As for myself, working through this series has uncovered my own stifling perfectionism and an intense desire to avoid making mistakes, which has been paralyzing me on many fronts, and is clearly holding me back. In the past, I’ve always thought a perfectionist was that person who is meticulously precise and always gets it right. However, there’s a flip side to that…the person who desires perfection, yet feels so dreadfully inadequate, that they never get started. Ironically, other people could even perceive this person has great talent and might even have the external accolades to prove it. Yet, the perfectionist themselves can’t see it and is their own harshest critic. Indeed, this intense drive towards perfection can even claim its host. Of course, we’ve all known creatives who’ve seemingly burned up in their own flame.
The need to balance light and dark, relaxation and intensity is another life skill I uncovered during the series. I found that most of the artists I’ve related to in that really intense, soul mate “Nano Nano” kind of way, were expressionists and most of them had the intensity of a nuclear bomb, especially Munch’s The Scream. My connection to many of these paintings harks back to my youth. I found revisiting them now, especially all at once, too much and I found myself needing to detour to Monet’s Garden. All that angsty steam had to escape. It couldn’t keep building up and building up without an outlet. I also had a day off where I had lunch in the city with my mother and daughter at a swanky Japanese restaurant on Sydney Harbour and finished up at the Art Gallery of NSW approaching art in a much more relaxing way. Enjoying the colours, and catching up with “old friends” I hadn’t seen for awhile, which is also something I need to do in the real world. Work towards a better balance between the solitary writer’s life which is enhanced by my health and disability issues, and my extroverted, socially-driven self. These two seeming opposites need to be managed better to reach more of balance, happiness and all-round sense of well being. While “I write, therefore I am” might be a catchy motto, writers still need to look after our spiritual, physical, social, what ever other selves might be hidden under the hood. That’s where as much as I detest time management and putting limits on my writing time, it has its place…especially for an obsessive like me.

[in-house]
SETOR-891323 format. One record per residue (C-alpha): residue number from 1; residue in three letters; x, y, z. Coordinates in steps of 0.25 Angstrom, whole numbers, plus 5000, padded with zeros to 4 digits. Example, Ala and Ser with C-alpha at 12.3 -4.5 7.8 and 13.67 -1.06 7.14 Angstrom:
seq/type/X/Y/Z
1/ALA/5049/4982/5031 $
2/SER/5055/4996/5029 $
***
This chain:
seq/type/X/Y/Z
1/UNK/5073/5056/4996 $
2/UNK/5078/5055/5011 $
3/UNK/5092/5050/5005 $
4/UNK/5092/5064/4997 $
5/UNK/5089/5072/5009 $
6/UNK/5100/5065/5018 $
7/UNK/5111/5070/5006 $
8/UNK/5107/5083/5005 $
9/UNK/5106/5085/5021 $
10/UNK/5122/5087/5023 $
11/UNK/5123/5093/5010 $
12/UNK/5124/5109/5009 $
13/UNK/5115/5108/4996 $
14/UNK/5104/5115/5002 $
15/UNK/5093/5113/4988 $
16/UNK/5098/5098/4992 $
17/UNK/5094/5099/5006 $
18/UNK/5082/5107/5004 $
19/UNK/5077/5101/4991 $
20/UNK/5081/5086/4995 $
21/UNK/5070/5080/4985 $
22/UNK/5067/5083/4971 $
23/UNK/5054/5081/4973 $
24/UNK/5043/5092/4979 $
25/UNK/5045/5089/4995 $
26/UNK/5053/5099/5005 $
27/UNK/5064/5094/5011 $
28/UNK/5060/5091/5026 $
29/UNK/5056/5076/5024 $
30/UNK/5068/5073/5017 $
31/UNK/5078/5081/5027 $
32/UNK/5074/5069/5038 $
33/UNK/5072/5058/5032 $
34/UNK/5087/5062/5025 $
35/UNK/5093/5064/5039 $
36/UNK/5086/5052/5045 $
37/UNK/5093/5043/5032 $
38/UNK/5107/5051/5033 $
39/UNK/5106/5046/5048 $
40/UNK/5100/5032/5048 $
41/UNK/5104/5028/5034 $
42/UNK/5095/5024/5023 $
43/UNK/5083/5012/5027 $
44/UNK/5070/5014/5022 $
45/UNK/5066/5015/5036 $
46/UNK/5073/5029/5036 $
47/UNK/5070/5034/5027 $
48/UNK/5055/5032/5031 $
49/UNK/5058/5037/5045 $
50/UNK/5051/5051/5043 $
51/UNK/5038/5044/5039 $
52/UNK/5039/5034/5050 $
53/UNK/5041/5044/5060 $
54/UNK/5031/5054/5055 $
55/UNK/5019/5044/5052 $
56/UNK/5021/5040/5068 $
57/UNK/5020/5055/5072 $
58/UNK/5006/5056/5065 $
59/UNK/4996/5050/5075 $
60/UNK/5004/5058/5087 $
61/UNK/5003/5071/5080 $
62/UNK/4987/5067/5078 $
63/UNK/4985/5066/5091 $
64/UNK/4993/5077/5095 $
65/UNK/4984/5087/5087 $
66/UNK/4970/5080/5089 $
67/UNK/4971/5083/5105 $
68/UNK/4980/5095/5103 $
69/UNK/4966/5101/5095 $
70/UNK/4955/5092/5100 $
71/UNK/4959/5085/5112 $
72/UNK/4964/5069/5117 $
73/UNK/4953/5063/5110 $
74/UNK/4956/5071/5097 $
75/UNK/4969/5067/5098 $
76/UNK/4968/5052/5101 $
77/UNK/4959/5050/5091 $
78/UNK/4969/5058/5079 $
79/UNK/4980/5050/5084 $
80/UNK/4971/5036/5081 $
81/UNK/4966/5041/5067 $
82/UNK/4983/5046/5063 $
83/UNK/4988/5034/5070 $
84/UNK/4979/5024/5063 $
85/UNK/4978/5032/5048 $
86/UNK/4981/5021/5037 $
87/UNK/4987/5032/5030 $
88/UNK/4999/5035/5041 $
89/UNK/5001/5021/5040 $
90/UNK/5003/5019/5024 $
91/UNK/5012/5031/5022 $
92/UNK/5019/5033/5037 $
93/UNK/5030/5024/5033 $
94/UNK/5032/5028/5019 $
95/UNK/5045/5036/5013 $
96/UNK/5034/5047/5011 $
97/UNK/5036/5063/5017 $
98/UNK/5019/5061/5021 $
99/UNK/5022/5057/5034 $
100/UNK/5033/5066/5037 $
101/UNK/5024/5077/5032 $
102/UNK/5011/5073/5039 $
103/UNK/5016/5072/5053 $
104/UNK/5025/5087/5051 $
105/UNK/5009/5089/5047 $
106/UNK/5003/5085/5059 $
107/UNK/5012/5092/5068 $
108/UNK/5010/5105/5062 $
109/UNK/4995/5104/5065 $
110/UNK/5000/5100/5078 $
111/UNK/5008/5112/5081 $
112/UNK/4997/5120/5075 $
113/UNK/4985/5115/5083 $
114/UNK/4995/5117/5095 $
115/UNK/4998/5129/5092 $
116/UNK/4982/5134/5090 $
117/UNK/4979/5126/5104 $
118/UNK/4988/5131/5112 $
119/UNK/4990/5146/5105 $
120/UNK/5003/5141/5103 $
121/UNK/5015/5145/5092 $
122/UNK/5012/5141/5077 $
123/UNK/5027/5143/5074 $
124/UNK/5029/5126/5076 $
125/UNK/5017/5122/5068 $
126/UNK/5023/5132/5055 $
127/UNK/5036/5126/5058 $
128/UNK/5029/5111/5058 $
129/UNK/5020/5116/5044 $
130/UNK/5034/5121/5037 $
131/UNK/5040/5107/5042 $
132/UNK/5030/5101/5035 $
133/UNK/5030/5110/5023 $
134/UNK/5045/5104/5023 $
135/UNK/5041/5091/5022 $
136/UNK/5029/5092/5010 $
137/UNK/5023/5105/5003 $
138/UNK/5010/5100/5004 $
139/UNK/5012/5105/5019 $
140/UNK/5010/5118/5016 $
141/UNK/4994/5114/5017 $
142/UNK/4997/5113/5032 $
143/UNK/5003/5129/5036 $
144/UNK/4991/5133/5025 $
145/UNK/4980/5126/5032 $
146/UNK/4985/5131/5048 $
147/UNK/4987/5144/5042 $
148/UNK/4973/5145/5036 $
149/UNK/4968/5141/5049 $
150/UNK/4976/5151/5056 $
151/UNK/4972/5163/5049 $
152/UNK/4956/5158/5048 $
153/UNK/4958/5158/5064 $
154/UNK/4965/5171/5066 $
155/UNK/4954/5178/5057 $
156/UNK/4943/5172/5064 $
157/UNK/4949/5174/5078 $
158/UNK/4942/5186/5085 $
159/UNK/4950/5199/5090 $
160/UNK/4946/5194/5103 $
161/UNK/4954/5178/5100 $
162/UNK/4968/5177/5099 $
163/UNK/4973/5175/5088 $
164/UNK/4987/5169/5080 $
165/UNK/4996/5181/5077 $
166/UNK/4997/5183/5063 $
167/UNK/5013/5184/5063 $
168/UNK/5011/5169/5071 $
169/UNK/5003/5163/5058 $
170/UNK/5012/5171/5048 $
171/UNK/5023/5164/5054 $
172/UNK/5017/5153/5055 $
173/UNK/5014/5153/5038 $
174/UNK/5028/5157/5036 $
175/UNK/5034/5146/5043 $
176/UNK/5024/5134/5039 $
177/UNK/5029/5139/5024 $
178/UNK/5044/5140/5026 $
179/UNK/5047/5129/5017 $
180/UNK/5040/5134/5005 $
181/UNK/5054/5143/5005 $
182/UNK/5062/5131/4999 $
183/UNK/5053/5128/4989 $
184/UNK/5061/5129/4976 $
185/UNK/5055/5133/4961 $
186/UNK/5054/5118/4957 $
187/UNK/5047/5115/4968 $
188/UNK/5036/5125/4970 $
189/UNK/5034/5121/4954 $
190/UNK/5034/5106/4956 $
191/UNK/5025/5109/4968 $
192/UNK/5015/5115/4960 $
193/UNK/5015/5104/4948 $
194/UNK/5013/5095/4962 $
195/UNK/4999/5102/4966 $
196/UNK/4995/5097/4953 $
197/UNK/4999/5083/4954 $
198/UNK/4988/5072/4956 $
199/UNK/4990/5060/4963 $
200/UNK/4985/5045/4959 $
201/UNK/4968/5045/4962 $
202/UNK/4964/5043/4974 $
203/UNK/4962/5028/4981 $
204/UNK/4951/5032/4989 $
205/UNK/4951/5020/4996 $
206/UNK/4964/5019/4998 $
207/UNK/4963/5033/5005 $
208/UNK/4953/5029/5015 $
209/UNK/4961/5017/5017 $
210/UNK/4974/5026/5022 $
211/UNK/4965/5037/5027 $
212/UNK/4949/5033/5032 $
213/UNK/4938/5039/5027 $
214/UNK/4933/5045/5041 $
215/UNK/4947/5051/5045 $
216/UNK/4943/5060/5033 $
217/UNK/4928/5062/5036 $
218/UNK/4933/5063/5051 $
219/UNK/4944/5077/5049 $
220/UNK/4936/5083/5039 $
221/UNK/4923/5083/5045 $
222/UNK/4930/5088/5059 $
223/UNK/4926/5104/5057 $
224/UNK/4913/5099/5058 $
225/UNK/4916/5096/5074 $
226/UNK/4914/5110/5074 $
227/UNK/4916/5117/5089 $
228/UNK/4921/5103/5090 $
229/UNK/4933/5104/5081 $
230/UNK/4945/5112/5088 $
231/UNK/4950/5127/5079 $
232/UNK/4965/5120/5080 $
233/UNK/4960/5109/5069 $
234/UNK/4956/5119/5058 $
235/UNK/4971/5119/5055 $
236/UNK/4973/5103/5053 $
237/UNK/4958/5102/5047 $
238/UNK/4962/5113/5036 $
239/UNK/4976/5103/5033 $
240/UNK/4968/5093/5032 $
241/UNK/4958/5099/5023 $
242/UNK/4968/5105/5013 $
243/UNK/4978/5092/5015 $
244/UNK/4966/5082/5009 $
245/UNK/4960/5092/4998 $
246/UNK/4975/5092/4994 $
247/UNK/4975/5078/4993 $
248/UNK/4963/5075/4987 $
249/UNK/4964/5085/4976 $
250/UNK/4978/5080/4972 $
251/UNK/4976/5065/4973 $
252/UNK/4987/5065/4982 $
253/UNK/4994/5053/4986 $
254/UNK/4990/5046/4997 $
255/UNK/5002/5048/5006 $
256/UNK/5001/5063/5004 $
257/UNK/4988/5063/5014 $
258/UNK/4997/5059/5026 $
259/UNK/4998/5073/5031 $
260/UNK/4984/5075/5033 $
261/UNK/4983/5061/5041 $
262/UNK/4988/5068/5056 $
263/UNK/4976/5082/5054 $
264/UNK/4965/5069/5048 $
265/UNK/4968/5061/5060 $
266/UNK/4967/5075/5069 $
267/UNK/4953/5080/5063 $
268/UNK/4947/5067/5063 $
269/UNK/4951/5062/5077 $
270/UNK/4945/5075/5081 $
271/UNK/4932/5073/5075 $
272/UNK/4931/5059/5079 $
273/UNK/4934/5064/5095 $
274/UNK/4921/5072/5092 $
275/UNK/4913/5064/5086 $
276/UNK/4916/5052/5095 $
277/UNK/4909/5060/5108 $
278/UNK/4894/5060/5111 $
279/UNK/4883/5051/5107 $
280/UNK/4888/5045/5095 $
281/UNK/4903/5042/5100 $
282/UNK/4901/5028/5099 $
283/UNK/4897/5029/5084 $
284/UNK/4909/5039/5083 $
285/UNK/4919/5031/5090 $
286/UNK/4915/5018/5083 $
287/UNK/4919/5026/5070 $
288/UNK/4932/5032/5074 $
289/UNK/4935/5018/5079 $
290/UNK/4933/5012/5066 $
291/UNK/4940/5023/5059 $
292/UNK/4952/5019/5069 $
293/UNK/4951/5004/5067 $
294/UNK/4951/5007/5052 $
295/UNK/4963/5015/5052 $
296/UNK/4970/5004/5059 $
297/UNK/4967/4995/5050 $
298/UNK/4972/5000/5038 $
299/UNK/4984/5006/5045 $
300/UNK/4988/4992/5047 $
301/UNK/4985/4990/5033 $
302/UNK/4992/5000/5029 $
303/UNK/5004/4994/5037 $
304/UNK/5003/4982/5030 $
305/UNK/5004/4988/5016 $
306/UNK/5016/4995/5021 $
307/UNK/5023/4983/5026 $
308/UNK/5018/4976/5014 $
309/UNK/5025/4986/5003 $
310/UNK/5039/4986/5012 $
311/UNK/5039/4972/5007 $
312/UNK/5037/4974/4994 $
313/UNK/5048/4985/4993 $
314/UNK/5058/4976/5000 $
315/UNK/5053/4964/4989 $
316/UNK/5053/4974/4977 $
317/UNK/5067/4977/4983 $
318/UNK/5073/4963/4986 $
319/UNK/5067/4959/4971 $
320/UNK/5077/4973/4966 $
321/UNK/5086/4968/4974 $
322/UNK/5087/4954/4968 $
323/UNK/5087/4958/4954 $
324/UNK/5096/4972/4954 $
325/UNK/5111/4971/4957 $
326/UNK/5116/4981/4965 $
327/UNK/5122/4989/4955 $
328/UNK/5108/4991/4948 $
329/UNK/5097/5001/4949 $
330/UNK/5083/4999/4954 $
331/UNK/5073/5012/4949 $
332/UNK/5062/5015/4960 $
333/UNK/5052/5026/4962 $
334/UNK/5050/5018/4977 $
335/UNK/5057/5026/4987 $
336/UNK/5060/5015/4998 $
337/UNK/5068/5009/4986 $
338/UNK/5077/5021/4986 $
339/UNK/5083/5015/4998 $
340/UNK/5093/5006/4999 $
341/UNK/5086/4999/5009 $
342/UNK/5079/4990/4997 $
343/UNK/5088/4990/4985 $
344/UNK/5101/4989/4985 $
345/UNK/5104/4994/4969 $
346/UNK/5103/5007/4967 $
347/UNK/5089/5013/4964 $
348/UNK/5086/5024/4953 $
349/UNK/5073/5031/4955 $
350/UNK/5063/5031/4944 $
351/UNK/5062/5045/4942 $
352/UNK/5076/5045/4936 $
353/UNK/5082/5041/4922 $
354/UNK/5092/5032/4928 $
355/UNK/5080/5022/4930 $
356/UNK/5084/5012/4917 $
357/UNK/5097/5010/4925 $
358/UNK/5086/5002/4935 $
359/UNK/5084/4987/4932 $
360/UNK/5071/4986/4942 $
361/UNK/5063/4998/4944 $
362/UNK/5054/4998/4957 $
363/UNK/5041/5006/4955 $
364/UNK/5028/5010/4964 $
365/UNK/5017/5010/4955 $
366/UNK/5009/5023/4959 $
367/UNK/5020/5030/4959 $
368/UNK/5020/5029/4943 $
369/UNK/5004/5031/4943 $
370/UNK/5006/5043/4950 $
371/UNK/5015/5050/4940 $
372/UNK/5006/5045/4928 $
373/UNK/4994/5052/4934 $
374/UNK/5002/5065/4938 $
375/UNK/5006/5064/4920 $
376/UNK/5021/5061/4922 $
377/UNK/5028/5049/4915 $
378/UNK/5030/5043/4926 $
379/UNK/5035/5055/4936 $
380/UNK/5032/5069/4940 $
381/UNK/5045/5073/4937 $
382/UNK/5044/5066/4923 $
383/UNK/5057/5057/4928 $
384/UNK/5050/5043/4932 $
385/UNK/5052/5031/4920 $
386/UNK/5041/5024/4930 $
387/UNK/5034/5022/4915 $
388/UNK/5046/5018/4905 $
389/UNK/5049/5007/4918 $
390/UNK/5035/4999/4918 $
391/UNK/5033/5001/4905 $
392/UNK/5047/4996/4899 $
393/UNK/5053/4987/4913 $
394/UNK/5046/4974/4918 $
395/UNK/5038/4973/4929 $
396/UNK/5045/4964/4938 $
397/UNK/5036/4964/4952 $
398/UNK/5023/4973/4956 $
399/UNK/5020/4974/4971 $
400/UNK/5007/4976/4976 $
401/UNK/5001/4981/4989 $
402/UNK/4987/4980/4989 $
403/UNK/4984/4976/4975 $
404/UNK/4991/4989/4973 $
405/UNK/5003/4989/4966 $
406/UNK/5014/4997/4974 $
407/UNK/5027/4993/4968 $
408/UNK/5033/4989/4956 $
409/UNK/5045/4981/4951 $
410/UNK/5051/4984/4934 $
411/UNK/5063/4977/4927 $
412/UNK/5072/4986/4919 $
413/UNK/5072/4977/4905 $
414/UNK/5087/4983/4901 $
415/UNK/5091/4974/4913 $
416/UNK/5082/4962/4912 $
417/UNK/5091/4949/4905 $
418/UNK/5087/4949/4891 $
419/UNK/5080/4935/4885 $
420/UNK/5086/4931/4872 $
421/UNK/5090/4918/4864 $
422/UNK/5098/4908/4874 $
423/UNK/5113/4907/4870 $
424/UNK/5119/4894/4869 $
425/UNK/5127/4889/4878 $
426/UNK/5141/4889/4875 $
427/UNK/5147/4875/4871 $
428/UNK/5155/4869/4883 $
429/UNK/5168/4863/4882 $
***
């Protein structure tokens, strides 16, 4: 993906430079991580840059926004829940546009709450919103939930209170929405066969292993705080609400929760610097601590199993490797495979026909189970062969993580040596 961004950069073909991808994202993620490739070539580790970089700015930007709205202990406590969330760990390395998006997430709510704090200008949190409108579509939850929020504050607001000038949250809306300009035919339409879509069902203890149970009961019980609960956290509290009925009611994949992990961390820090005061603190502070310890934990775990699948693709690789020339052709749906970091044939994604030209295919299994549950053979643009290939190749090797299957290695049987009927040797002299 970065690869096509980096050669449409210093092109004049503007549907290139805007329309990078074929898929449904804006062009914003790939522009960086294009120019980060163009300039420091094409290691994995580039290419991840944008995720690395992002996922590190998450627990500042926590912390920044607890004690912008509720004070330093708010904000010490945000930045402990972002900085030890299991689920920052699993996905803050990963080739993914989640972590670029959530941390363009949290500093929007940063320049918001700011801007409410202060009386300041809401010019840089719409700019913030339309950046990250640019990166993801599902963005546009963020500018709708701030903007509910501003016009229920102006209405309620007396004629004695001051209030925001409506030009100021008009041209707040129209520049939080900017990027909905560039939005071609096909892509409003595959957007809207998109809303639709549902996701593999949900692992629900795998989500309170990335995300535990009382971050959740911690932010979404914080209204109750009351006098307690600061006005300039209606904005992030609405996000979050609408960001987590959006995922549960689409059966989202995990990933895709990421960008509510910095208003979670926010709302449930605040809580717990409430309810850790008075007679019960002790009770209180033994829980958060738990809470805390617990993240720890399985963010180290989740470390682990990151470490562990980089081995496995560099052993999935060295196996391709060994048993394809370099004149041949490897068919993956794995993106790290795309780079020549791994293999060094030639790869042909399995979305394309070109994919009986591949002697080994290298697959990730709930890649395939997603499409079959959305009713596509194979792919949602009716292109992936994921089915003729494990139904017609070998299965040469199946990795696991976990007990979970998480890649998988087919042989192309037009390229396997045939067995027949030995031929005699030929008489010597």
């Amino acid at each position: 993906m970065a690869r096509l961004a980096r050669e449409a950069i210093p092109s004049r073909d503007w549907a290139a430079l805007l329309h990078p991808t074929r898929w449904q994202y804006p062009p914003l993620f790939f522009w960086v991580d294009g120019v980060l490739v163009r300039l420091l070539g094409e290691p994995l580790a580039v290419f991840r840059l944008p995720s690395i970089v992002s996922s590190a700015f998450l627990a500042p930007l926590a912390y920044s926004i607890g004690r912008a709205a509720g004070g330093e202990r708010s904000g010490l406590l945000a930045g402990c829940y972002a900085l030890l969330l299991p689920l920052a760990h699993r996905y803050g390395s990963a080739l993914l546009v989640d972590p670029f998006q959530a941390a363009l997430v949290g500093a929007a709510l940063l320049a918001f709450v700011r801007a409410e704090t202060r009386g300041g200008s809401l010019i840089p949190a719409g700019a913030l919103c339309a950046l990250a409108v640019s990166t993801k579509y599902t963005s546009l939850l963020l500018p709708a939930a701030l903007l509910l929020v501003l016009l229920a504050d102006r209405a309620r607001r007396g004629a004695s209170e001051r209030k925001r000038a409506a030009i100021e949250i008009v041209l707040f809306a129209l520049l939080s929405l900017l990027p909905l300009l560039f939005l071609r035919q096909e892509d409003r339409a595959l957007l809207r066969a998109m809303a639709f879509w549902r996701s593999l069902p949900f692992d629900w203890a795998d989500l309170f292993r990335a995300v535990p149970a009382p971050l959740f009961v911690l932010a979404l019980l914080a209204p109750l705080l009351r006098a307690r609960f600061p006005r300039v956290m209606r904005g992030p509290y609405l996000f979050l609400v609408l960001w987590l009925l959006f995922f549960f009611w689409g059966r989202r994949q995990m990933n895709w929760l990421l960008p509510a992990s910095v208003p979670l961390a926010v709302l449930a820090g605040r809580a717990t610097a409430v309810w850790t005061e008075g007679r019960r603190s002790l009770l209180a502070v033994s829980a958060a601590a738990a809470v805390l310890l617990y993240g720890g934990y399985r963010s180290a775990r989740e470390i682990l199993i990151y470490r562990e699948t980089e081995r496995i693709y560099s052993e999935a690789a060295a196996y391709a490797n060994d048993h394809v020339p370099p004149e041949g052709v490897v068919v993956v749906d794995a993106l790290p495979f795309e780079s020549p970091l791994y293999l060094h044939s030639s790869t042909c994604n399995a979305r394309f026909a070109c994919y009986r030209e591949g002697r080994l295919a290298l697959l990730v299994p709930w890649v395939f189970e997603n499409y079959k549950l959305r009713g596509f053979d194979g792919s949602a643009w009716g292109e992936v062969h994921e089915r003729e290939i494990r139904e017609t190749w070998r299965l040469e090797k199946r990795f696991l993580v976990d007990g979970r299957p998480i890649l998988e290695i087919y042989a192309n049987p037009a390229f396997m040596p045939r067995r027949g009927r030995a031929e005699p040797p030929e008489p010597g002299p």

Are you like that? Could you write underwater?